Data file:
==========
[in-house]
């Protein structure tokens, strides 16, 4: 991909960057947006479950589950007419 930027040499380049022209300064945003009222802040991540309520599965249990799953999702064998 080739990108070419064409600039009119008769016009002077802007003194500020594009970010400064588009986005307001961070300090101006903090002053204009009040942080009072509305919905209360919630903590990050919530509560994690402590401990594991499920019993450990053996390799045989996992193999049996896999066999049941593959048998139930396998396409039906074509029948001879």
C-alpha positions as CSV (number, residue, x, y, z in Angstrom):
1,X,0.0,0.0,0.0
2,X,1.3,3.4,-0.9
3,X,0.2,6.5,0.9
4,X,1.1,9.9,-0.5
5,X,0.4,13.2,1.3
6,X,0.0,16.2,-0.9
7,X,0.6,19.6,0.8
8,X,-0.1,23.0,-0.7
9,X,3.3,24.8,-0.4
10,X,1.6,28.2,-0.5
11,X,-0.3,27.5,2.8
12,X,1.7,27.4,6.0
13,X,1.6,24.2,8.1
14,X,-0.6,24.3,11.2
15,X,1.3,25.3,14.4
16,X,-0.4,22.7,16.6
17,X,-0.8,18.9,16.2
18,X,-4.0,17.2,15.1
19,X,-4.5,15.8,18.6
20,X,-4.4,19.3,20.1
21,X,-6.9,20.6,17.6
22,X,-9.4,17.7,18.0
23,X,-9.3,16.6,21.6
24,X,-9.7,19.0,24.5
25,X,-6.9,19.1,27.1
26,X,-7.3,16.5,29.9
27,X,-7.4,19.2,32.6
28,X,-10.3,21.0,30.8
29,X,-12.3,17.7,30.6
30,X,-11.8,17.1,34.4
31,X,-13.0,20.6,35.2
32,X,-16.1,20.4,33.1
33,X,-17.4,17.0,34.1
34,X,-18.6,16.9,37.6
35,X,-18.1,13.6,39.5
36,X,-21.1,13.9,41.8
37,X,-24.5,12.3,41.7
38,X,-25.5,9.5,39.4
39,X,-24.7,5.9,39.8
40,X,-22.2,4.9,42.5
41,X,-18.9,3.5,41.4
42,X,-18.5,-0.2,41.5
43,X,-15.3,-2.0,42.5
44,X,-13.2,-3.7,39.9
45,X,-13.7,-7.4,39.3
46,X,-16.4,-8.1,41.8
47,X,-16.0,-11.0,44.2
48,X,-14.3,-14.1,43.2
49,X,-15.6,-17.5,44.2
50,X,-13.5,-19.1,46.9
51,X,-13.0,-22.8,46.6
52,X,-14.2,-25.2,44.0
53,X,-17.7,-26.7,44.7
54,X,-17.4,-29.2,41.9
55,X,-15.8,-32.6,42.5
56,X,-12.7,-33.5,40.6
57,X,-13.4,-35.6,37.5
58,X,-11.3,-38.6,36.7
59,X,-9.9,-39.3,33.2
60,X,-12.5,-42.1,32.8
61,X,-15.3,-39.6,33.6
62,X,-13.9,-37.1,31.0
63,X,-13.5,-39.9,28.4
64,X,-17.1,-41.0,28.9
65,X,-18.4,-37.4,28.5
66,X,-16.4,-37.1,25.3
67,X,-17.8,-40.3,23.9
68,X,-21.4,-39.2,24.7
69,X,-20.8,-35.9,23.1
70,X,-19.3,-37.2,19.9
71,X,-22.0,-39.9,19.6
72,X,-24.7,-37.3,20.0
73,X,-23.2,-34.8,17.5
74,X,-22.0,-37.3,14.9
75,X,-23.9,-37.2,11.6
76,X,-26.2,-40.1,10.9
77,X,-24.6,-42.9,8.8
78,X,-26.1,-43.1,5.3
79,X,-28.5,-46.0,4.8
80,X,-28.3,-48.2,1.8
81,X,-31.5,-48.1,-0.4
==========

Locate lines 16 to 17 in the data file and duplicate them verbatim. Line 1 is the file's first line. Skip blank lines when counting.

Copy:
13,X,1.6,24.2,8.1
14,X,-0.6,24.3,11.2